Cuts targeted to keep the neo-cons on top
by Frances Russell (Originally published in the Winnipeg Free Press)
It’s every man for himself, the elephant said as he danced among the chickens. That was Tommy Douglas’s metaphor to remind audiences that government alone can redress the inherent inequality between the powerful and the powerless in society.
The elephant is once again dancing among the chickens. Critics of the Harper Conservative government’s $1 billion fat-trimming call it deeply ideological. The cuts overwhelmingly affect Canada’s most marginalized citizens. Most ideological of all is the abolition of the Court Challenges Program (CCP) and the Law Commission of Canada. Both have been advancing the rights of the vulnerable.
Despite their professed Christian beliefs, many theological and social conservatives have a strong survival of the fittest streak. They want a hierarchical society with heterosexual white males at the top. They despise “social engineering” and “judicial activism,” their epithets for the Canadian Charter of Rights and Freedoms.
Theo-cons and socio-cons, like REAL Women, complain they’re the abused minority because they don’t get CCP funding. But the CCP was designed to promote equality and REAL Women has opposed every initiative on women’s equality. As Tommy Douglas might say, the elephant hardly needs help to dance among the chickens.
Now theo-cons and socio-cons have a powerful friend at court. Ian Brodie is Prime Minister Stephen Harper’s chief of staff and the intellectual arch-foe of the CCP’s affirmative action to promote the rights of French Canadians, women, aboriginals, gays, immigrants and the disabled.
Brodie devoted his career as a political scientist to attacking the CCP. In a rare interview in 2001, Brodie said Ottawa only funds a left-wing agenda. “They (the CCP) were in favour of extending language rights, whatever the claim was. And they were in favour of as stringent a feminist interpretation of the equality rights section as you could possibly have, to the exclusion of all others…They’re heavily funding the one side. It happens to be the gay-rights side, the pro-pornography side, the feminist side, the abortion issue. The government here is not acting as a neutral arbiter between competing claims of what social policy ought to look like in Canada. I’m outraged as a taxpayer…”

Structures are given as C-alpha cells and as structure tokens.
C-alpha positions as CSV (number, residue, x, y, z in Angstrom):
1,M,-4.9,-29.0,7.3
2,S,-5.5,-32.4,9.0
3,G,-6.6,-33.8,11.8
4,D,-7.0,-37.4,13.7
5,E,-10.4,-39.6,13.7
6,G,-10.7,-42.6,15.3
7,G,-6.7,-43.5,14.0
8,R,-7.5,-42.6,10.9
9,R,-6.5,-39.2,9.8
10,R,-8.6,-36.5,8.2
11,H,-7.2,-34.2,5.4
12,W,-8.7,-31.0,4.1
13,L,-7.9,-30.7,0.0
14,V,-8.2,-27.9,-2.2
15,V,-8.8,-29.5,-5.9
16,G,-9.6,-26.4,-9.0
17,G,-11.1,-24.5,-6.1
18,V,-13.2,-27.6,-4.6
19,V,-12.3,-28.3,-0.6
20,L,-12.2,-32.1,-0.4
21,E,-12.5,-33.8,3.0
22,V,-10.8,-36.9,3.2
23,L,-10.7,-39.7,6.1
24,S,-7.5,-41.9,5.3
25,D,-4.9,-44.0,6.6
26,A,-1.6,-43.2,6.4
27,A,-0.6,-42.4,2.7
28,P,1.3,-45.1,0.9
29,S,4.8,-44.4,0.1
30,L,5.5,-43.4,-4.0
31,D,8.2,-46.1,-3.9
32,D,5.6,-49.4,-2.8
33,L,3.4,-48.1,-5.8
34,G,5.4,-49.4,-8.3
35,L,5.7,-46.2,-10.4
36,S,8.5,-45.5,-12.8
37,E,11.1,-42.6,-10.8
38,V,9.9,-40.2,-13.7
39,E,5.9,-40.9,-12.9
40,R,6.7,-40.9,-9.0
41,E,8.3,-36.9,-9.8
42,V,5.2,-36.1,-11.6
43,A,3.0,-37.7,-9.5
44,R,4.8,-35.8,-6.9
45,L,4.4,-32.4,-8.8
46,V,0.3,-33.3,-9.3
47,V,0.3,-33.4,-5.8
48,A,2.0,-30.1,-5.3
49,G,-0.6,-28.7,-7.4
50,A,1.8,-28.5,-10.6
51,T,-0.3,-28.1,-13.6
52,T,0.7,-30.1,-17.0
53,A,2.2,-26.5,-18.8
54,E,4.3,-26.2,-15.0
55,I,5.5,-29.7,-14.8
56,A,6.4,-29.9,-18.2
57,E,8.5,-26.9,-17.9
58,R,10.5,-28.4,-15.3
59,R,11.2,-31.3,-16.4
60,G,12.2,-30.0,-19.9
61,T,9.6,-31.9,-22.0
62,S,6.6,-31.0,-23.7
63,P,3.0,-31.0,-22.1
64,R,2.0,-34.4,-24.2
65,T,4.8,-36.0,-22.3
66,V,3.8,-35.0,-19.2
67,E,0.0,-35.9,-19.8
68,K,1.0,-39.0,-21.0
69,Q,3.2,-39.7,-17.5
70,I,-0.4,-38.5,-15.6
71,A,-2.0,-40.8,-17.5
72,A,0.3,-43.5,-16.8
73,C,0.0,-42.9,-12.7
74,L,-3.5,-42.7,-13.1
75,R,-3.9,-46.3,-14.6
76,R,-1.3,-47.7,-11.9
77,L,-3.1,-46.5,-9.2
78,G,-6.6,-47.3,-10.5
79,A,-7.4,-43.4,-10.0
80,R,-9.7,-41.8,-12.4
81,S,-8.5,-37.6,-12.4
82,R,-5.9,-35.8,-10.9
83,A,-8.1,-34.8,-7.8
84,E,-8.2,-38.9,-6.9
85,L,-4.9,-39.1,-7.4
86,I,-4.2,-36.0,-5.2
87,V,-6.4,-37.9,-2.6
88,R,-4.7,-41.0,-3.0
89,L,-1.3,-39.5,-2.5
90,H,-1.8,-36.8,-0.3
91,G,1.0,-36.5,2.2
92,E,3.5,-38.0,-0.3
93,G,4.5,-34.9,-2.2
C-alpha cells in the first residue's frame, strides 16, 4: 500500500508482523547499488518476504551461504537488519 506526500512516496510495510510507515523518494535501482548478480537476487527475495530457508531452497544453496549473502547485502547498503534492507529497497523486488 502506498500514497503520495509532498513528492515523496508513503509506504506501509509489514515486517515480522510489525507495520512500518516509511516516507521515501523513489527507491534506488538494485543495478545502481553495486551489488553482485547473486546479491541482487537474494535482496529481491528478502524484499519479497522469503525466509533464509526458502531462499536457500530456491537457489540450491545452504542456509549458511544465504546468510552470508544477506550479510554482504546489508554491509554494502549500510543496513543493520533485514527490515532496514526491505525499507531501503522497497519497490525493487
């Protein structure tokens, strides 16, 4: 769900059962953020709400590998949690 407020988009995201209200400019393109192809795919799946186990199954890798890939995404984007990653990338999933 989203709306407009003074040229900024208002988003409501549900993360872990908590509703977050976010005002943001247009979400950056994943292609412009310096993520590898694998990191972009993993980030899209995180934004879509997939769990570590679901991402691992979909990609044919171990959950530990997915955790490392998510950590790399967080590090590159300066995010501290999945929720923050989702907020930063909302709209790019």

Both Brodie and Harper are graduates of the Calgary School, a group of University of Calgary political scientists including Tom Flanagan, another right-hand man to Harper, Barry Cooper, David Bercuson and Ted Morton. Neo-conservatives all, they follow the teachings of German-American political philosopher Leo Strauss.
Father of the neo-conservative movement, Strauss had a deep antipathy towards liberal democracy and its supposed moral relativism. He had a number of jarring beliefs: that society had to be governed by a small intellectual — and male — élite who would use “noble lies” to keep the rabble in check, that religion and fear must be used to control the masses and that perpetual war is humanity’s natural condition. Little surprise that Straussians dot the highest reaches of the current U.S. administration.
In a 2004 Globe and Mail interview, Shadia Drury, Canada Research Chair in Social Justice at the University of Regina and a leading expert on Strauss, warned that Straussian neo-conservatism arrived in Canada through the Calgary School and students like Harper and Brodie. A professor at the Calgary School herself for 27 years, Drury warned further that Straussian philosophy displays “a huge contempt for democracy” and exploits populist sentiment to strip away the rights of minorities and dismantle what is left of the welfare state. “They want to replace the rule of law with the populism of the majority.”
In a separate interview with the British-based Open Democracy website, Drury described why Straussians hide their élitist, anti-democratic impulses. “Secrecy is necessary. The people will not be happy to learn that there is only one natural right — the right of the superior to rule over the inferior, the master over the slave, the husband over the wife, and the wise few over the vulgar many. (Strauss) argues that the wise must conceal their views for two reasons — to spare the people’s feelings and to protect the élite from possible reprisals.”
University of Calgary law professor Kathleen Mahoney, known internationally for her work on equality issues, says another Straussian diktat is that women must be kept inferior and certainly can never be part of the intellectual governing élite. Maintaining women’s inequality drives the opposition to abortion, Mahoney continues. Once women control their own reproduction, they can’t easily be held subservient to the male power structure.
Mahoney has been involved in human rights projects around the world and says the CCP “creates better law by adding tremendously to our understanding of rights and allowing a whole new group of people who had always been silent in the past to be heard in court, by governments and by the public at large.”
And that’s precisely why Brodie and Harper want to stamp it out. The CCP represents loss of power for those who rightly should wield it, she continues. “The attitude is that it is a terrible thing for the traditional “haves” to be displaced, to no longer be able to ride roughshod over the rights of everyone else.”
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